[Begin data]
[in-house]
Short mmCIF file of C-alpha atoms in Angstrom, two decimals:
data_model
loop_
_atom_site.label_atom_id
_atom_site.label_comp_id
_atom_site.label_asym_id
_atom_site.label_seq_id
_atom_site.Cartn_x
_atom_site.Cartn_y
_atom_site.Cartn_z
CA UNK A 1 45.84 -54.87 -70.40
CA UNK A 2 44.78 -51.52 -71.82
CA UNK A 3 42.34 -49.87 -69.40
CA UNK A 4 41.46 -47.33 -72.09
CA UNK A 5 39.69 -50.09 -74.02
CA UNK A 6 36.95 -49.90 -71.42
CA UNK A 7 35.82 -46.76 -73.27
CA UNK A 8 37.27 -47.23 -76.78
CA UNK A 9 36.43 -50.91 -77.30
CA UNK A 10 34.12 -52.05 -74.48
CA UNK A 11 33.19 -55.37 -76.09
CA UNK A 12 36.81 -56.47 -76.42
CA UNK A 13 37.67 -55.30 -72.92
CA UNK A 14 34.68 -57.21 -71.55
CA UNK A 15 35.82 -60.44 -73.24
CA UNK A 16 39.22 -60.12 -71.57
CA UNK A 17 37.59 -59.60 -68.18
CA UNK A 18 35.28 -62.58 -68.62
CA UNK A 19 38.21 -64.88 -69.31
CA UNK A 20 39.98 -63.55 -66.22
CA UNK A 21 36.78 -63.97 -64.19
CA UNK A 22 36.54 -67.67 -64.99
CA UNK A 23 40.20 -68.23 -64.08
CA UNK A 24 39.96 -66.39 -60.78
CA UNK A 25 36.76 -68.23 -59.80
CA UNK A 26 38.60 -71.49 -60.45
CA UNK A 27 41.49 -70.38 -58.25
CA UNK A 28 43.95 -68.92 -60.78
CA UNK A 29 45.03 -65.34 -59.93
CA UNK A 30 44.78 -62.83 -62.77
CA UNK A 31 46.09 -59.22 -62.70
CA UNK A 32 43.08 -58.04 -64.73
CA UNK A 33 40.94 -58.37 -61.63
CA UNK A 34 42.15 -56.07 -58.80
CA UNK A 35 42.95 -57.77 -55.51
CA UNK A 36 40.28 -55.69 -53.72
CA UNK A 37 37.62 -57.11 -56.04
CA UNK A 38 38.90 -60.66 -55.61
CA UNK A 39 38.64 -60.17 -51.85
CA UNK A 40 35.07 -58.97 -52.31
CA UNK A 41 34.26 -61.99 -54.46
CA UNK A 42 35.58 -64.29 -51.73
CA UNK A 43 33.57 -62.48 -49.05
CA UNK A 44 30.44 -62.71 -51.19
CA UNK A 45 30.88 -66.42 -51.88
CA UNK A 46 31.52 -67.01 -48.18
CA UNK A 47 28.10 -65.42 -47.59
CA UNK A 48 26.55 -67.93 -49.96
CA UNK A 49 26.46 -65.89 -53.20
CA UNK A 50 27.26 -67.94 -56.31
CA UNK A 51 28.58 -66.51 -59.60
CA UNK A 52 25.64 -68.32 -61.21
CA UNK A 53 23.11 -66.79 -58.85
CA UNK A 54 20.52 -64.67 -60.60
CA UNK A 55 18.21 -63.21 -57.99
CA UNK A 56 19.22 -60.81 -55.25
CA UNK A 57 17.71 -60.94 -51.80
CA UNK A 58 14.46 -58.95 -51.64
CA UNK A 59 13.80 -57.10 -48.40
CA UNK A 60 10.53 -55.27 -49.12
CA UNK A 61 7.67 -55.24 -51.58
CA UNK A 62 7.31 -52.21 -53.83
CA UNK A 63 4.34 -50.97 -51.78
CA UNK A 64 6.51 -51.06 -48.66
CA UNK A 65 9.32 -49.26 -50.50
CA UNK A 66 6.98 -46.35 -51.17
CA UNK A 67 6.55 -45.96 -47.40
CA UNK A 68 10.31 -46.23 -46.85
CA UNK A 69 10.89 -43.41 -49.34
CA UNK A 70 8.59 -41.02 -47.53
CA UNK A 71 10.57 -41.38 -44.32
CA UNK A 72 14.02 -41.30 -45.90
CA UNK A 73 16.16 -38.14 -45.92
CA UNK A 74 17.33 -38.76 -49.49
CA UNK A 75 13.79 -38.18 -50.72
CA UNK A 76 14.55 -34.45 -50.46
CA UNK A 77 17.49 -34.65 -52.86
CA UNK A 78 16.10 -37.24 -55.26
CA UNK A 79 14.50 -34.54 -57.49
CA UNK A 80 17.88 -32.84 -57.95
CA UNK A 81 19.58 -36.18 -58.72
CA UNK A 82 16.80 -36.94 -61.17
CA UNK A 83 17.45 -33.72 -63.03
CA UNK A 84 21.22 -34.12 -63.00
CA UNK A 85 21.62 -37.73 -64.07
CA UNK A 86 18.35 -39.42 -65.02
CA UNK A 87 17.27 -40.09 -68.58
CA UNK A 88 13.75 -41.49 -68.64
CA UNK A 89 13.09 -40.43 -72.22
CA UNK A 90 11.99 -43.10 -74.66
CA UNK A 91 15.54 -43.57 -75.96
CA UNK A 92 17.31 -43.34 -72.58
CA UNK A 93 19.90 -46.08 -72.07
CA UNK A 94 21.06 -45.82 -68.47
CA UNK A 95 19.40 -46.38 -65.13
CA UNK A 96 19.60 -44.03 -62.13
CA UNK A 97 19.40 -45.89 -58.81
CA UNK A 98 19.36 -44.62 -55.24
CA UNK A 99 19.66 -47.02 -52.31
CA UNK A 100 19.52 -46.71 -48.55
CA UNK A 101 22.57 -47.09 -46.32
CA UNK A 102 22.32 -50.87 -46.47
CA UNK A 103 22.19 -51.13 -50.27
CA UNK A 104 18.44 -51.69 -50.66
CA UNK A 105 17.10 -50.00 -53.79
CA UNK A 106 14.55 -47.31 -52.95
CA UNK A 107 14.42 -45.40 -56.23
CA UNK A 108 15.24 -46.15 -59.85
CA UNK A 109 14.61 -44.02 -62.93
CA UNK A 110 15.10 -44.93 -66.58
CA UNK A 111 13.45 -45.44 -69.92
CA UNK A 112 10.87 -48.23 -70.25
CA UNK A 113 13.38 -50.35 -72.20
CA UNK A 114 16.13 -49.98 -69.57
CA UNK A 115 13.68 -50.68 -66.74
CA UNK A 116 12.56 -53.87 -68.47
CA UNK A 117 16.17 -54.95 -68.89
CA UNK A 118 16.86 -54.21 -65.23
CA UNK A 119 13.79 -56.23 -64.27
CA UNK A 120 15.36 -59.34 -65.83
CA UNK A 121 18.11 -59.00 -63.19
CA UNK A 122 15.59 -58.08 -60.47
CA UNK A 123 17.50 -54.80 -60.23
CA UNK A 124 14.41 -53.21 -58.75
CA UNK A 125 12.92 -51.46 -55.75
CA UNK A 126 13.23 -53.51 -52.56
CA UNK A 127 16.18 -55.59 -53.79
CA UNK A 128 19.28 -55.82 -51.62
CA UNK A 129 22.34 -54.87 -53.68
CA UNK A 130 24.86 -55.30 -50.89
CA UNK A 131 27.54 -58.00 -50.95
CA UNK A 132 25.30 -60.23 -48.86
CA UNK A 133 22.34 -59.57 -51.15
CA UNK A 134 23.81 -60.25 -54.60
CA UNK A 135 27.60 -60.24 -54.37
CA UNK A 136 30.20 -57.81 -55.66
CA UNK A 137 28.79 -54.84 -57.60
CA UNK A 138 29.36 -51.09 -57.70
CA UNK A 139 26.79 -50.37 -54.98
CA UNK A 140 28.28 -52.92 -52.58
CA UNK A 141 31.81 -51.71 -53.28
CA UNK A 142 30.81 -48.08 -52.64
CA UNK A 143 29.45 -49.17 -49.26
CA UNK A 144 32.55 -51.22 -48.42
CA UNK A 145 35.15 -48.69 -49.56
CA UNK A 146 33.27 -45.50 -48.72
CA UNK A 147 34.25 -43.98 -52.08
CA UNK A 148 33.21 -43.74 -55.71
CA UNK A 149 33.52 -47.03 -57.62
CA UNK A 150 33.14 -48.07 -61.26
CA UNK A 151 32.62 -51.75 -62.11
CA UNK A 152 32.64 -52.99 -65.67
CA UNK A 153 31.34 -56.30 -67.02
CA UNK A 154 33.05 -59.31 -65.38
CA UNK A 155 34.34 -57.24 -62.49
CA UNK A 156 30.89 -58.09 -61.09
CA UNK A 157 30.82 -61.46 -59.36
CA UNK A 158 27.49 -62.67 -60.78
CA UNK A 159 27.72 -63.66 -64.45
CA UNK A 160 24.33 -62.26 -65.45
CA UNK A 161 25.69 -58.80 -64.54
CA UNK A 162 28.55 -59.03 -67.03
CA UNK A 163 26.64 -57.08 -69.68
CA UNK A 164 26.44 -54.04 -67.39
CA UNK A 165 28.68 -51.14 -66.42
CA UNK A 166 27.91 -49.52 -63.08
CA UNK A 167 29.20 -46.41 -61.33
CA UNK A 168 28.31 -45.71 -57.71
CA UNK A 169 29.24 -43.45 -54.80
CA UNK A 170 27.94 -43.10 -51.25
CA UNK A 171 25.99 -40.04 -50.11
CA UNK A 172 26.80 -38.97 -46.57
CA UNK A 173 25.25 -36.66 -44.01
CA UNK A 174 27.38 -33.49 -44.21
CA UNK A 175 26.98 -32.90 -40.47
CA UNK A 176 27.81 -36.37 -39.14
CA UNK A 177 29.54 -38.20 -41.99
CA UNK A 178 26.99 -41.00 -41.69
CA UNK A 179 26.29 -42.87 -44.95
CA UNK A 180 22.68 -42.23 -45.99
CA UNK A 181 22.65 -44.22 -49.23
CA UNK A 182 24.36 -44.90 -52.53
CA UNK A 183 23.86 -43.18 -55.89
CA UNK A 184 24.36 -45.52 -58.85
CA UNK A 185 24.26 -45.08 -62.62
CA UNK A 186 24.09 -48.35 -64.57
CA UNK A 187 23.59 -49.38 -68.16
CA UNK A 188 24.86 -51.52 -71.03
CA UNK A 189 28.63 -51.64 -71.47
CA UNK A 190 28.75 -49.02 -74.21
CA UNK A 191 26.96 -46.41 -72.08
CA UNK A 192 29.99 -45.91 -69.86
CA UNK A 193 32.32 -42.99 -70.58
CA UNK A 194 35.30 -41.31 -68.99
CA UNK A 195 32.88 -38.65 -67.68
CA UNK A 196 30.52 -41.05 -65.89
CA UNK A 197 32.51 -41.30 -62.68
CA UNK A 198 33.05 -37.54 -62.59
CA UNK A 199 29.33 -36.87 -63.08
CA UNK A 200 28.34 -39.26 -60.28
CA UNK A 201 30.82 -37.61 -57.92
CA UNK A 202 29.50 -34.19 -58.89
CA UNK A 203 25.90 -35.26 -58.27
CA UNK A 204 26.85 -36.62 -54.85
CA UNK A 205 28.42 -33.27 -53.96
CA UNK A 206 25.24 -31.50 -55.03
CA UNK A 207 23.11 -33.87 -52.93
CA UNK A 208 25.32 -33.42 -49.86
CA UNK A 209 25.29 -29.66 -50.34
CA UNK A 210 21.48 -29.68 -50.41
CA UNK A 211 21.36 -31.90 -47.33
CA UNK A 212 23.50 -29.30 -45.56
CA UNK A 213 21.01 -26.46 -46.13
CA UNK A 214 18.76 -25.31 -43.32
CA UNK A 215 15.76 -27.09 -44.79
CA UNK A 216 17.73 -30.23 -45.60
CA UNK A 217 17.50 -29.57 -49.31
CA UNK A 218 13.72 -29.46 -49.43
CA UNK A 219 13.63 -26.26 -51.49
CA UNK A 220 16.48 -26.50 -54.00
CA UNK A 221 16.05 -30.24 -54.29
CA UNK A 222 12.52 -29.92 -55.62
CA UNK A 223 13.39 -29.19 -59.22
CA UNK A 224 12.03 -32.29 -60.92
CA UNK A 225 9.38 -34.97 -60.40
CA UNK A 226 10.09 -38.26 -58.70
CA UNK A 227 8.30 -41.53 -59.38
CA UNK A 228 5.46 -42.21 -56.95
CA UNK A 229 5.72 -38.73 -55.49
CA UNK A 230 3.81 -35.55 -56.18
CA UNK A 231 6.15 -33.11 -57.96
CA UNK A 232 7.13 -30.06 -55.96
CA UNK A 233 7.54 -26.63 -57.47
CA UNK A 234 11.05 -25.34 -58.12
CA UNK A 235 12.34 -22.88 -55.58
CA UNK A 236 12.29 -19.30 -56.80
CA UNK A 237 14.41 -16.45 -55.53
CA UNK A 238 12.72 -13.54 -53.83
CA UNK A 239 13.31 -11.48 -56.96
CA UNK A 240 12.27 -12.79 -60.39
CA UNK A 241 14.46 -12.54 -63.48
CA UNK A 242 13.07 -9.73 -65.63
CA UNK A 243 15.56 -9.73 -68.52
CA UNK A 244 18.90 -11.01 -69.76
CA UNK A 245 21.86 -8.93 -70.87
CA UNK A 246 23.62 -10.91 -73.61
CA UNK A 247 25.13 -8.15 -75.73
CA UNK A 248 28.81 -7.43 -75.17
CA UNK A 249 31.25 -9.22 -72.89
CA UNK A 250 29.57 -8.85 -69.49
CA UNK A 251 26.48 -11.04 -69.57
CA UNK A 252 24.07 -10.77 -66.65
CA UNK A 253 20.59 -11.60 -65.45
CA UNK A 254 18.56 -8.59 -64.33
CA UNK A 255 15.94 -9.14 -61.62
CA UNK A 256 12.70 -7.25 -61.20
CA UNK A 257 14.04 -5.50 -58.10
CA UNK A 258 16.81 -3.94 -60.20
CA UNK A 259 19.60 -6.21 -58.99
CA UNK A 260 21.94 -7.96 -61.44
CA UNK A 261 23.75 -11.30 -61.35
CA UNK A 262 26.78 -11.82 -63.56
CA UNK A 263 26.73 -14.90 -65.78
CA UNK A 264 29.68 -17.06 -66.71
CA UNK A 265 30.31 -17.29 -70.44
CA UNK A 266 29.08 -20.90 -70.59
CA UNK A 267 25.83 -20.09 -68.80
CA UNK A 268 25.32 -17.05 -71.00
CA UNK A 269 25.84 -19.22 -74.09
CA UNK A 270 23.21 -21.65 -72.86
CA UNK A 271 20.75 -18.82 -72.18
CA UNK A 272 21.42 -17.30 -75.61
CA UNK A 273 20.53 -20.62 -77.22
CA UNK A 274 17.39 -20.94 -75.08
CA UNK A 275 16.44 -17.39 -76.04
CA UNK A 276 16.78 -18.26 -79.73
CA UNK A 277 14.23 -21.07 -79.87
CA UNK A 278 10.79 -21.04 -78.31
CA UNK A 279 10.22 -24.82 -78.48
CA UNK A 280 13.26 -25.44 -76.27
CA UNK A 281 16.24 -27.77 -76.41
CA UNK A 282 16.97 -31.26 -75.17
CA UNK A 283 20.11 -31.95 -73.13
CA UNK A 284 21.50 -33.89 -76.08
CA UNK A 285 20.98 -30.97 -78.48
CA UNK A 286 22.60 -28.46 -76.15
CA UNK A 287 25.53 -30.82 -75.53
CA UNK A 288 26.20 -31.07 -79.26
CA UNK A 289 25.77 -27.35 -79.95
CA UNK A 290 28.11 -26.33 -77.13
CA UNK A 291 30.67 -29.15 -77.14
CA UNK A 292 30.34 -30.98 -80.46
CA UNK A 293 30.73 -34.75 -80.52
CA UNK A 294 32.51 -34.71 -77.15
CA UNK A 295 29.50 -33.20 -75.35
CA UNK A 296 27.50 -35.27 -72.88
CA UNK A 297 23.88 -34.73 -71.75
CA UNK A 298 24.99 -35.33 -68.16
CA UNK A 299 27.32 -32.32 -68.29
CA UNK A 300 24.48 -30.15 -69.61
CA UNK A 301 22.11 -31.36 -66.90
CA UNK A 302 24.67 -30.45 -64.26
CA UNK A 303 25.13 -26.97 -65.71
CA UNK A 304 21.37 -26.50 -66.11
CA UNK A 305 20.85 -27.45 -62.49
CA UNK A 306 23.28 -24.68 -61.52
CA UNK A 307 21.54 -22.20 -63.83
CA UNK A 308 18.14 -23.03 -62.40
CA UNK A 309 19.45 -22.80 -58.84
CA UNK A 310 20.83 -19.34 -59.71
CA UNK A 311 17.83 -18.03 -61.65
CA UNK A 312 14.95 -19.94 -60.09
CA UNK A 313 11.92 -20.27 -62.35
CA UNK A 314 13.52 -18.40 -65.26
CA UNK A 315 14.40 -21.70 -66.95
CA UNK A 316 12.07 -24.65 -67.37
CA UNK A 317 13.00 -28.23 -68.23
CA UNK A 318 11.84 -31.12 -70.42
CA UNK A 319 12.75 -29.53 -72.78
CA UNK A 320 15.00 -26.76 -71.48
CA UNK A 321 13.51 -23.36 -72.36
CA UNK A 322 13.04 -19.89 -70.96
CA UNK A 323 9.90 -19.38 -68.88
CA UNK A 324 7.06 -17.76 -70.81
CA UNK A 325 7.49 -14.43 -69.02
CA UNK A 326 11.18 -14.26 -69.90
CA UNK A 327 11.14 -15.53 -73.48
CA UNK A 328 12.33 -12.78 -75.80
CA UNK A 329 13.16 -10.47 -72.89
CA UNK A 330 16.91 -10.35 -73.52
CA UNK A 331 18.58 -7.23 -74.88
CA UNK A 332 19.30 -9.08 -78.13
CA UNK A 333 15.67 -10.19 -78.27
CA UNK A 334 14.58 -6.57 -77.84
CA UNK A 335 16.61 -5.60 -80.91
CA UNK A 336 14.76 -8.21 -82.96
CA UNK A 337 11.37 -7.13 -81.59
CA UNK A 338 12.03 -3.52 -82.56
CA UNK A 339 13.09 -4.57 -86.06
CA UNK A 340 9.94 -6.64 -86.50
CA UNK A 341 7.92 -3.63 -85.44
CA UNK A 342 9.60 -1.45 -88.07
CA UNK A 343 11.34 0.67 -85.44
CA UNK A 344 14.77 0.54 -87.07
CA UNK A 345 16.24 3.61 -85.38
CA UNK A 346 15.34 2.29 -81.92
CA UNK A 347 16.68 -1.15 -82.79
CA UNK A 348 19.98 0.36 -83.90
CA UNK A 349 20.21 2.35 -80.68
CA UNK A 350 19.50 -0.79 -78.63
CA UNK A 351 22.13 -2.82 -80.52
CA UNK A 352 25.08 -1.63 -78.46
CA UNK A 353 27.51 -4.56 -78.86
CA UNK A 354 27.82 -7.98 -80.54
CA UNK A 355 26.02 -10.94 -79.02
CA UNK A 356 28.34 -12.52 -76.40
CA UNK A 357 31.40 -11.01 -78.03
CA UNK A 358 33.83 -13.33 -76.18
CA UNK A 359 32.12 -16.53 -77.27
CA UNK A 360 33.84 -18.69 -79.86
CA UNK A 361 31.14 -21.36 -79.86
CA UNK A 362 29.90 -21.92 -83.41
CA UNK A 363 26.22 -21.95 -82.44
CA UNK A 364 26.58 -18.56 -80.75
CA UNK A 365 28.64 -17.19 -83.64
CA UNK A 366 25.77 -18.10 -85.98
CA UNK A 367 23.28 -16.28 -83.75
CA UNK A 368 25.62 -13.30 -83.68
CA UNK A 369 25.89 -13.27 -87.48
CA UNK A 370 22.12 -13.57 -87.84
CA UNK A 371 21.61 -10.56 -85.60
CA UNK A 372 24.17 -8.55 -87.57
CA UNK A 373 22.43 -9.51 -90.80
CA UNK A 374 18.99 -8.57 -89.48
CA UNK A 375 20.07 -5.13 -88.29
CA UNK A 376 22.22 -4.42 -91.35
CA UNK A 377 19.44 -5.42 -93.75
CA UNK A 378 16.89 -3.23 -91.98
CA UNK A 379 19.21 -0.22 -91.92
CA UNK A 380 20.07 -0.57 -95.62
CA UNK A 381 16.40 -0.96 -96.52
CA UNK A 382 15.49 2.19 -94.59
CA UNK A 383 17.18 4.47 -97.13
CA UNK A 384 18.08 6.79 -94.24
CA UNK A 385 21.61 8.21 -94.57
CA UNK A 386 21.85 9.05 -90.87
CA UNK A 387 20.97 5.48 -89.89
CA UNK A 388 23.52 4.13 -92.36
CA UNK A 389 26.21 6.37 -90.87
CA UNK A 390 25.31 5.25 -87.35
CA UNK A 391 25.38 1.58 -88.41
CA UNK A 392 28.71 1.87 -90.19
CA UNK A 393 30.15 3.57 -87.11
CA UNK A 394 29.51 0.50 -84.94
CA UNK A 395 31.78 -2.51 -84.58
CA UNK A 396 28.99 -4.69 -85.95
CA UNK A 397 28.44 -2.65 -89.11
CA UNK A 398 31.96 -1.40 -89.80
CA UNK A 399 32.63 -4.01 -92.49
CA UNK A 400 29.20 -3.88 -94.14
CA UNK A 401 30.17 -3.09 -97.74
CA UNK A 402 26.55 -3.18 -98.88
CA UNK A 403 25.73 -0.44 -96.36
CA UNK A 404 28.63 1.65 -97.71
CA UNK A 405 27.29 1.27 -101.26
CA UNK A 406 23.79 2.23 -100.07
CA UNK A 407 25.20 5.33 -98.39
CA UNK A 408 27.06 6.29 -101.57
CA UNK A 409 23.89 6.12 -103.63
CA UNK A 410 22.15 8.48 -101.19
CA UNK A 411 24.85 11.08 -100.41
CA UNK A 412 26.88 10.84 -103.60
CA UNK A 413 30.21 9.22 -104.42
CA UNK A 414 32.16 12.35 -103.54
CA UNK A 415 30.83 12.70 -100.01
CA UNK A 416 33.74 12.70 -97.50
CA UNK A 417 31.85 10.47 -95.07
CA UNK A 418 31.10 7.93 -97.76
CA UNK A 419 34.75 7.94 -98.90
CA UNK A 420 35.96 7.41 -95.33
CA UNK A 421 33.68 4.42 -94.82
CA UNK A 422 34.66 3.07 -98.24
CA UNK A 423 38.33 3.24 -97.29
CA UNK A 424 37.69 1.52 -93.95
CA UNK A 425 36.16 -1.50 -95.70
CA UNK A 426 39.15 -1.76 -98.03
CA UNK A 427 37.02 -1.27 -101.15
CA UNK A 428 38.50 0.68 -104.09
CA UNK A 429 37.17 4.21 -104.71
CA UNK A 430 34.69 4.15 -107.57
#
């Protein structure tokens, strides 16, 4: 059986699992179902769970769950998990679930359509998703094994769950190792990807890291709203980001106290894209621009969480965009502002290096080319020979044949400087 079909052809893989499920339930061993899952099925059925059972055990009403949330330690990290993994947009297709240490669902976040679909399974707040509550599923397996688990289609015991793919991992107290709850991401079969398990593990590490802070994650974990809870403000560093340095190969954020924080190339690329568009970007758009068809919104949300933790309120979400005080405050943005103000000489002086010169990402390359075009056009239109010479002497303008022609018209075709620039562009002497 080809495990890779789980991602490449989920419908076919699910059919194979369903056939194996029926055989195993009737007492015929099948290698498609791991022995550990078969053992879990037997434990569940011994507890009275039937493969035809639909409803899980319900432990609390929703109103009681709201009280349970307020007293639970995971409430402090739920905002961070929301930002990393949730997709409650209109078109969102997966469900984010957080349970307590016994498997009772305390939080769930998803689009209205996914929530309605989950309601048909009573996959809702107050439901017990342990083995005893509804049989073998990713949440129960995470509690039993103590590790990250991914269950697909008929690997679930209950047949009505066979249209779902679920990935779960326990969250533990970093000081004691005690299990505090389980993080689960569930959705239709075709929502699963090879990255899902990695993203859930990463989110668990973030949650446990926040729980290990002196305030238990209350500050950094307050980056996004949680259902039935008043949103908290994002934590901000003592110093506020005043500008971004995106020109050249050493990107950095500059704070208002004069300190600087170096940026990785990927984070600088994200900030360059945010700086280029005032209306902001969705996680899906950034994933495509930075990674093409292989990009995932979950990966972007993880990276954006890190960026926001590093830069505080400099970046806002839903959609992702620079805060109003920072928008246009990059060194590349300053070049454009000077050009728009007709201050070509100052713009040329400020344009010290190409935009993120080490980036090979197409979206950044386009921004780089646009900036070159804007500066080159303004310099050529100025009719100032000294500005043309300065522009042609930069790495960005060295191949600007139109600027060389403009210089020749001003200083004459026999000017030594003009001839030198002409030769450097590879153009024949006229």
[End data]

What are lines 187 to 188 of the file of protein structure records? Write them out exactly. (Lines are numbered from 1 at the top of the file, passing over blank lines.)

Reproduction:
CA UNK A 176 27.81 -36.37 -39.14
CA UNK A 177 29.54 -38.20 -41.99